Wayne Morley

Top five trouble-shooting tips

No matter how careful the preparation and trials, in product development things can sometimes go wrong when it comes to manufacturing and selling the product. And it might not be obvious that all is not well until some time after the launch. Wayne Morley (left), ex-technical food developer at Unilever where he worked for 22 years on new flavours and formats and now head of Food Innovation at Leatherhead Food Research, outlines five tips for trouble shooting.

Most technical people working in the food industry will at some time be involved in trouble-shooting activities.

Tip 1 – Keep it simple

My first tip is to keep it simple. Play with the sample – stir it gently and vigorously, dilute it in water, pour it out of the container, shake it about and so on. The water test is particularly valuable for emulsion-based products in which you suspect that there may be stability issues. An oil-in-water emulsion for example, even a very high oil content one such as mayonnaise, will disperse gradually in water with gentle stirring, whilst a broken or inverted emulsion will simply be present as lumps in the water.

And whether the sample thickens or thins during simple stirring can tell you a lot about the state of the structuring components such as the proteins, thickeners and emulsion droplets.

Tip 2 – Microscopy starts with the eye

Microscopy is an extremely valuable tool for investigating all kinds of issues in foods as it allows you see the detailed structural elements and identify the components that are present. At least my microscopy colleagues can do this from the wealth of experience that they have built up looking at hundreds or perhaps thousands of samples.

Differentiating fat crystals from salt and sugar, and assessing the distribution of protein, are just some of the simplest interpretations that can be made.

Microscopy however does not start at the highest magnification as you will be only looking at a very small part of the sample. Instead start at the lowest magnification, the eye, and then look in more detail at specific elements of the material with increasing levels of magnification in order to work out what has gone wrong. Also microscopy can often help narrow down which analytical tests will be helpful (see tip 3).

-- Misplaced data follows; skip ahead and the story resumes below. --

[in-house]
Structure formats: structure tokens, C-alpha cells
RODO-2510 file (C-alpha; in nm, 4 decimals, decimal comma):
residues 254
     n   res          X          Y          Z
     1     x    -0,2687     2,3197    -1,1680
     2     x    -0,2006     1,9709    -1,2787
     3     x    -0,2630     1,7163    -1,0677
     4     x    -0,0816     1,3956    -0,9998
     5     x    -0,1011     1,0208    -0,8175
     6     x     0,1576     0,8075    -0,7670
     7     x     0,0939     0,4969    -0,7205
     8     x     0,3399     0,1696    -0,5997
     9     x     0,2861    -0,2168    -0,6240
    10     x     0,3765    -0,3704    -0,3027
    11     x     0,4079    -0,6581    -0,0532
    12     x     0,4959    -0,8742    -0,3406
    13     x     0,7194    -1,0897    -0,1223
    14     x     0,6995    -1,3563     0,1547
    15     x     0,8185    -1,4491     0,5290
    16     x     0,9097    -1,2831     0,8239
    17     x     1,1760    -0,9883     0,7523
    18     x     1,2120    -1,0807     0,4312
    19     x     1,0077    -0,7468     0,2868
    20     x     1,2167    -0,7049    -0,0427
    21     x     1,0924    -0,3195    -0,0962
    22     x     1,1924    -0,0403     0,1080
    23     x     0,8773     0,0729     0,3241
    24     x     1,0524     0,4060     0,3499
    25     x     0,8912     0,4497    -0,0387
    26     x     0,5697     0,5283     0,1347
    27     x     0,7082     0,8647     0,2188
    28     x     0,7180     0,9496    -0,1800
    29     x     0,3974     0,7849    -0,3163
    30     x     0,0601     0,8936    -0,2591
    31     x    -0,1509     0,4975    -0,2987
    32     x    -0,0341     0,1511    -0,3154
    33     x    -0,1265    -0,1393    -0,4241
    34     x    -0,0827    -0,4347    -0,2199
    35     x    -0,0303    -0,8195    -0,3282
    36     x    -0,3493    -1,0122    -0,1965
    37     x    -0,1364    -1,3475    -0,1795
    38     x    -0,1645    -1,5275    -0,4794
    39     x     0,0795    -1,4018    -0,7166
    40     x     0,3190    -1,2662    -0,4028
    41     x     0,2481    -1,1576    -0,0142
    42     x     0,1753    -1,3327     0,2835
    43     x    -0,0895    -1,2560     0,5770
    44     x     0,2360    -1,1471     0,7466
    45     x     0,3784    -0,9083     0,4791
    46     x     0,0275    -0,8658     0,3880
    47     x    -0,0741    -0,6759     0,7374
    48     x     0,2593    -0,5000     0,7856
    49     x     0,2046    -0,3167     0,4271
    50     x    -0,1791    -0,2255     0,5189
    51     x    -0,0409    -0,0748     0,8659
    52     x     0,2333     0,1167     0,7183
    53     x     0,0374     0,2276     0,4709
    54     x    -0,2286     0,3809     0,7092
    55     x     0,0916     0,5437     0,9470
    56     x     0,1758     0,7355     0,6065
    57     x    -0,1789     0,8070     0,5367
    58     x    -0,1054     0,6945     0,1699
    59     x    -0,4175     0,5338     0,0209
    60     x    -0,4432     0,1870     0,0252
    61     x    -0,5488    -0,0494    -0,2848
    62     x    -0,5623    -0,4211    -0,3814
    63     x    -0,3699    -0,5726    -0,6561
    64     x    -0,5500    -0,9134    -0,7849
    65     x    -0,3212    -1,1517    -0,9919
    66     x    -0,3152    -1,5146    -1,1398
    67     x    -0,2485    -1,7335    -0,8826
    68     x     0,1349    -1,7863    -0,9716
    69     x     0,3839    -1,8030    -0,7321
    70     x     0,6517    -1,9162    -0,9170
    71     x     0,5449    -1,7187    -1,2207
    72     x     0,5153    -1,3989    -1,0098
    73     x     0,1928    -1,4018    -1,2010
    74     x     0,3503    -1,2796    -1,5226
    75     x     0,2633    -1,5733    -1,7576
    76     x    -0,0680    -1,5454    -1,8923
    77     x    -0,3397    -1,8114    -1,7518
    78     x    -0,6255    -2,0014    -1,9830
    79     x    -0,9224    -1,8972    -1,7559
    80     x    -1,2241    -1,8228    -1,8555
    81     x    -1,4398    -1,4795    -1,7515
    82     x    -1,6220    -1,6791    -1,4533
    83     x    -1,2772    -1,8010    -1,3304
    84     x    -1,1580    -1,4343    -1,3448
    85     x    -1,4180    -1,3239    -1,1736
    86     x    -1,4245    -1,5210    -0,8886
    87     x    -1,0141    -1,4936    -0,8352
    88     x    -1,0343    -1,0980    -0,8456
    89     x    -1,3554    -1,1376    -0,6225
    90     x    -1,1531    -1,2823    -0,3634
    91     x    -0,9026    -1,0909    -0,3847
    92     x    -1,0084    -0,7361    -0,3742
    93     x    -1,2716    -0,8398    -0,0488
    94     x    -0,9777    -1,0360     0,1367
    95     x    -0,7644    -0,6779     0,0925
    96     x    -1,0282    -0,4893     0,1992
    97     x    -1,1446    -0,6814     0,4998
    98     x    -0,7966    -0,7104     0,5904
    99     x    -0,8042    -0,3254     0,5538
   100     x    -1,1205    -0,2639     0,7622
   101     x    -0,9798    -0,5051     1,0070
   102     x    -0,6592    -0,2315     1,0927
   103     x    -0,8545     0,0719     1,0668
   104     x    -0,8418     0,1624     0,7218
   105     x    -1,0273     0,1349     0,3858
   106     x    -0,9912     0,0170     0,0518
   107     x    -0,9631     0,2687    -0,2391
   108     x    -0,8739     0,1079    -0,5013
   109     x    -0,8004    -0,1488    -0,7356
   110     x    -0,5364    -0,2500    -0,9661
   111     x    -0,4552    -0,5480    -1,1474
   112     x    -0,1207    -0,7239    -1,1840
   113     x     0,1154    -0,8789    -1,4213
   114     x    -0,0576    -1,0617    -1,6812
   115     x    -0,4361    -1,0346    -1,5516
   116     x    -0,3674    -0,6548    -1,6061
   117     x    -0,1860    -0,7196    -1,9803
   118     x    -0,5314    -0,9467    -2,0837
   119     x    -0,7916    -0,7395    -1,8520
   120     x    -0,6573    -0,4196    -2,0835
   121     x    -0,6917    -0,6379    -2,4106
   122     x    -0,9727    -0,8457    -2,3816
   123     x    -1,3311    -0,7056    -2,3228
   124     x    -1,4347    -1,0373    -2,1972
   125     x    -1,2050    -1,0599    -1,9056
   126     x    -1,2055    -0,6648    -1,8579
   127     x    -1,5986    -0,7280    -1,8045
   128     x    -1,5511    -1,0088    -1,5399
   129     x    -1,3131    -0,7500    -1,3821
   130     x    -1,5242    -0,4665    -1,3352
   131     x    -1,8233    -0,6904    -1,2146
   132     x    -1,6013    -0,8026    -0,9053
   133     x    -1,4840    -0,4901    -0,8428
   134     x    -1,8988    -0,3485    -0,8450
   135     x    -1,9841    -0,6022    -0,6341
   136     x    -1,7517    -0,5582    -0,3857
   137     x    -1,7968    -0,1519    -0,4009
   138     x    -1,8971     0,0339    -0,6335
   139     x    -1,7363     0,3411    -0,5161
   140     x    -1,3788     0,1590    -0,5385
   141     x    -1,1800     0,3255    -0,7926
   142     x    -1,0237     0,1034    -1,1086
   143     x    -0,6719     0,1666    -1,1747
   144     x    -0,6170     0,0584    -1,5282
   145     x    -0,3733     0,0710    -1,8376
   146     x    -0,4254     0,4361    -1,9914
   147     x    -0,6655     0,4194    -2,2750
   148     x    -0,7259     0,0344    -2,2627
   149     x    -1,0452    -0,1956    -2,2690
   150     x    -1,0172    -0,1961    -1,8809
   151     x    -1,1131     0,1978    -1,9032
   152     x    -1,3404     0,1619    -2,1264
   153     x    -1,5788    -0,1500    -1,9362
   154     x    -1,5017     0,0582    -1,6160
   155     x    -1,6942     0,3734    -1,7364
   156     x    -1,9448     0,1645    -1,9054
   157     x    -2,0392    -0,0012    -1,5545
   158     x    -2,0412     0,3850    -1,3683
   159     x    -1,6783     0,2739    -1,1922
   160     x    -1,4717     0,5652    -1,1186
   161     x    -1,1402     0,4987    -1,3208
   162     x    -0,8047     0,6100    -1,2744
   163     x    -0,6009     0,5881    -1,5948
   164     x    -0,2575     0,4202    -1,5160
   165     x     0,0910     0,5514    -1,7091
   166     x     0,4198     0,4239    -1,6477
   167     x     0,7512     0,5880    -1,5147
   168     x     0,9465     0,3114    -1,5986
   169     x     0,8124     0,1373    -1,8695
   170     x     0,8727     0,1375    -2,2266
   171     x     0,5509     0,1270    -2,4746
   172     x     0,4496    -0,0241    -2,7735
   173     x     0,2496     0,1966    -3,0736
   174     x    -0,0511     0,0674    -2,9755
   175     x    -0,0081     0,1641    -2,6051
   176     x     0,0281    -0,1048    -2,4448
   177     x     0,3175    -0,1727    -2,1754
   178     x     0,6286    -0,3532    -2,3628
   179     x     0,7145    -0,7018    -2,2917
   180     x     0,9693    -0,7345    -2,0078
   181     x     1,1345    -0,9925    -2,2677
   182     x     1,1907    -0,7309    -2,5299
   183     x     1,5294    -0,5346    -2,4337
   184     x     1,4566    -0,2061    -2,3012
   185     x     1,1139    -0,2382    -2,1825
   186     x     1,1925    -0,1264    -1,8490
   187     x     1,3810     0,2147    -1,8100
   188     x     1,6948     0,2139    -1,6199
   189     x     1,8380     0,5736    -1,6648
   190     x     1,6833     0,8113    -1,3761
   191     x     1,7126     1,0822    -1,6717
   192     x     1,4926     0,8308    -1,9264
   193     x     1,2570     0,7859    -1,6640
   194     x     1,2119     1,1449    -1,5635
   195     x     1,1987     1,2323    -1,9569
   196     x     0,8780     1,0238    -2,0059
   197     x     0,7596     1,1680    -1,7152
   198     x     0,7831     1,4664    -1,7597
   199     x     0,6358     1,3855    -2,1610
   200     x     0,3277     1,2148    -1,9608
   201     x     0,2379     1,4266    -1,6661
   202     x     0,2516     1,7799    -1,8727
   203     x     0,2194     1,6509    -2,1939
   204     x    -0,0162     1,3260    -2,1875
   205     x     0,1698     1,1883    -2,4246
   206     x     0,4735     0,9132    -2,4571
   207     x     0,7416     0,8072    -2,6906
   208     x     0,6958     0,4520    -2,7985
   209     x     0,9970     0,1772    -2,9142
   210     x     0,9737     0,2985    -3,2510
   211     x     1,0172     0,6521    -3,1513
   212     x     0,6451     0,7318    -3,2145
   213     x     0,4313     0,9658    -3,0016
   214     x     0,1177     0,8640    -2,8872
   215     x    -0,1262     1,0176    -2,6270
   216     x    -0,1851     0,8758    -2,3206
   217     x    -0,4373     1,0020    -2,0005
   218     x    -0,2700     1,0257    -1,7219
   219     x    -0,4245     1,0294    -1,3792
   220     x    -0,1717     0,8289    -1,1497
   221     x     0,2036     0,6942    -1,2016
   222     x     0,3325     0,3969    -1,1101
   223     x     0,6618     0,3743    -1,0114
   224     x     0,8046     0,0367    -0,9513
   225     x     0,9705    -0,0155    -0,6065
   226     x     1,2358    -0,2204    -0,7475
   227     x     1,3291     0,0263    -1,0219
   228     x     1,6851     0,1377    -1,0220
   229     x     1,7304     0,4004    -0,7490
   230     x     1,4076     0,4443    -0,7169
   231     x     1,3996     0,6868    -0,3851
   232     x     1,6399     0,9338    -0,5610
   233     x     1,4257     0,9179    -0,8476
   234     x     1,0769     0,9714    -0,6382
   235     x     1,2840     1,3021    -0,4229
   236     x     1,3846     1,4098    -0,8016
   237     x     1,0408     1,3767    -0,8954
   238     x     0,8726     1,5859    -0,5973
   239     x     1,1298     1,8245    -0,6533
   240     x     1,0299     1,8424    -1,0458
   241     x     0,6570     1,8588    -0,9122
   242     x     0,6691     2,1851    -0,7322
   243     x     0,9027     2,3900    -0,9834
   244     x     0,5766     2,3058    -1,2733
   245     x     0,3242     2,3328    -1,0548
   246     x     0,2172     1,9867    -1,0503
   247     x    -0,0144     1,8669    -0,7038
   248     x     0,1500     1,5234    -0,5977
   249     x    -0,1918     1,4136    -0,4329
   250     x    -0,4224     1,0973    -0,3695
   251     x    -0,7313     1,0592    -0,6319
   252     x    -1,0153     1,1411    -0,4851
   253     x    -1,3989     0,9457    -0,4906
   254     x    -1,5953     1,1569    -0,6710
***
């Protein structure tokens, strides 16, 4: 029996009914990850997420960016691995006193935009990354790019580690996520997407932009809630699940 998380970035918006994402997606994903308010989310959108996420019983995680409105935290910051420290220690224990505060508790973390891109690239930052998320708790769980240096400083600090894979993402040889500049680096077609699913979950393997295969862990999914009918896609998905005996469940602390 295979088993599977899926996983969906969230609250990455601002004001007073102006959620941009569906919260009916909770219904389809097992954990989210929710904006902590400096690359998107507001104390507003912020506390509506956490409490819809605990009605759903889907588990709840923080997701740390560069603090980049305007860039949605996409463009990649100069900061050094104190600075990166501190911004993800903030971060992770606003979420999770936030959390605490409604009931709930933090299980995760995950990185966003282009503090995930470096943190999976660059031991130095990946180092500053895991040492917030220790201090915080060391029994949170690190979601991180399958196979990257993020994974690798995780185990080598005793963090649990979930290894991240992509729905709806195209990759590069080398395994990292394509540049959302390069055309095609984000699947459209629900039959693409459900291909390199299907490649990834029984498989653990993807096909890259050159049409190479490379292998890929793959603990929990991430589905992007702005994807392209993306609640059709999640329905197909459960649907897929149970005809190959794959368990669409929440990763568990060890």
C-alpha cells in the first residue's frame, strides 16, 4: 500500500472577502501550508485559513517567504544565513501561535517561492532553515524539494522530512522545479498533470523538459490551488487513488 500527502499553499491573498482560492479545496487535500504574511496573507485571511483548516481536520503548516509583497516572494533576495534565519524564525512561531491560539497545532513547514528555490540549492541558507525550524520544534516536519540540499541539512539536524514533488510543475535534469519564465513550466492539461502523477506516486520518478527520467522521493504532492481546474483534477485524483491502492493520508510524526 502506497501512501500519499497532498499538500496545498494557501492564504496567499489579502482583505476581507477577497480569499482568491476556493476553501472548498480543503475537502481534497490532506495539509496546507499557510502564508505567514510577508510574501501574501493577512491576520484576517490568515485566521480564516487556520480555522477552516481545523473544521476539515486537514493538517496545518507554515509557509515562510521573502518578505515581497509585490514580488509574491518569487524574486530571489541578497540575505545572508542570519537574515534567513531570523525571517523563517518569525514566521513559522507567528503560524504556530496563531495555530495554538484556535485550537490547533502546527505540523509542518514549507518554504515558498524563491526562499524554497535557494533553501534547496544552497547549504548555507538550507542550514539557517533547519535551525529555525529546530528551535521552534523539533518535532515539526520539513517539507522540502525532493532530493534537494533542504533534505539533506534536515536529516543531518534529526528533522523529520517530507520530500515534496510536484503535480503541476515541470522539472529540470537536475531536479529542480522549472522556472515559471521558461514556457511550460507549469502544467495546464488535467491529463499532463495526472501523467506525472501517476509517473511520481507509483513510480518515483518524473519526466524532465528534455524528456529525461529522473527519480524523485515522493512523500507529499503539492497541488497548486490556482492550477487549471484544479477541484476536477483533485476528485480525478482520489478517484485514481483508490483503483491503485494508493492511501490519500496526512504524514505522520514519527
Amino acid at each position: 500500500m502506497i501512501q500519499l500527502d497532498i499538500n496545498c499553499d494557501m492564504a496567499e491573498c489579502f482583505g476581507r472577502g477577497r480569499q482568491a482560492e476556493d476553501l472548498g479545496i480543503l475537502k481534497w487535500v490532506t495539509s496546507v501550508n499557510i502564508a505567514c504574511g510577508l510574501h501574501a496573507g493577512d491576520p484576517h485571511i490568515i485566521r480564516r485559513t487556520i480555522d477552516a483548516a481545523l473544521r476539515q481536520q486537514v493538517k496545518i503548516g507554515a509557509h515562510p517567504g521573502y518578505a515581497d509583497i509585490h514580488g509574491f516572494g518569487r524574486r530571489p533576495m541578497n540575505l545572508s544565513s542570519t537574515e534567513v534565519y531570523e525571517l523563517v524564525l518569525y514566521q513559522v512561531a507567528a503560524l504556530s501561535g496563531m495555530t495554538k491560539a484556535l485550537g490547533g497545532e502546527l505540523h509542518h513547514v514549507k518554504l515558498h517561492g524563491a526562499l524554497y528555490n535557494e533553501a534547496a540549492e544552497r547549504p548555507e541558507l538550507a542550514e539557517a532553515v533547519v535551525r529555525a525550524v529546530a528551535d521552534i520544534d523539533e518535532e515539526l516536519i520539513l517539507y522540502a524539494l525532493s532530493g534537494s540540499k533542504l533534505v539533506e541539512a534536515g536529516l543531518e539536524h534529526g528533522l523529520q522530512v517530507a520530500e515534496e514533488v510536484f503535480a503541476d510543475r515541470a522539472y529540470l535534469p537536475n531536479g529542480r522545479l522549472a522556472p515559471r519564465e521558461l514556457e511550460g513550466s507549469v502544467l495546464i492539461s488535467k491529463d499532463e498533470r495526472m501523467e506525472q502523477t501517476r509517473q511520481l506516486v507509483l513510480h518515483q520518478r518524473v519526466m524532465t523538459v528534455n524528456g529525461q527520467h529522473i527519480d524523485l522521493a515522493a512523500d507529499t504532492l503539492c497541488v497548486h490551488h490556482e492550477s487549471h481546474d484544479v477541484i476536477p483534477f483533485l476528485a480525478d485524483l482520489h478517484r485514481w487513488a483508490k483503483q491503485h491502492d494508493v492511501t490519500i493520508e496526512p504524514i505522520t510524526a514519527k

Tip 3 – Analytical tests

There are probably as many tests available for characterising foods as there are foods themselves. And each test can be carried out in any number of different ways. For example, I always say that there are lots of ways of measuring viscosity but they are all wrong! What I mean by this is that viscosity is not a single parameter; it depends on the equipment, measuring conditions including time and temperature, pre-treatment of the sample and so on.

So you will need to select the most appropriate analytical tests, both physical and chemical, and then specify the methods so that they can be repeated and the results compared with those from other samples.

Tip 4 – Compare with ‘good’ product

Microscopy
Tip 4 – Compare with a ‘good’ product. A customer described the tea pictured right as very weak. Under the microscope it is clear to see that there is lots of woody plant material mixed in with the tea leaves compared with a brand-leading tea bag, pictured left.

The first question we always ask a client that requires our help with trouble shooting is can they send us samples of ‘bad’ and ‘good’ product. The ‘good’ product may be from an earlier production, be a kitchen or pilot-plant sample, or even be a competitor product that represents an essential quality feature. The tests described above can then be carried out on both samples and a detailed comparison made in order to begin the process of identifying what went wrong.

sample of perfect product may not come along very often so it may be a good idea to freeze it for future reference if this is appropriate. I have even seen a forward-looking production manager in a factory keep samples from each production run, with each sample of ‘good’ product representing the control for the next production run.

Tip 5 – Don’t trust the specification

Of course, robust specifications should be in place for all products so that the production and quality staff know instantly if the product is suitable for release or not. This assumes, of course, that the specification contains all of the necessary attributes which is not always the case. This is not the fault of the product, however, some attributes such as the pourability of a sauce or the spreadability of a margarine may be impossible to characterise with simple quantitative tests.

Where the specification is used, however, care must be taken to analyse the trend in performance of the product. For example, there may be a problem if the viscosity at the start of the production run is at the bottom of the specification range, and then increases such that it is at the top at the end of production run. Something is clearly changing and it is important to find out what this is before subsequent production runs result in out-of-specification stock.

Morley’s next five tips will be published in the May/June issue of Leatherhead’s FoodCom newsletter, and will be republished here.

Source: Leatherhead Food RA: www.leatherheadfood.com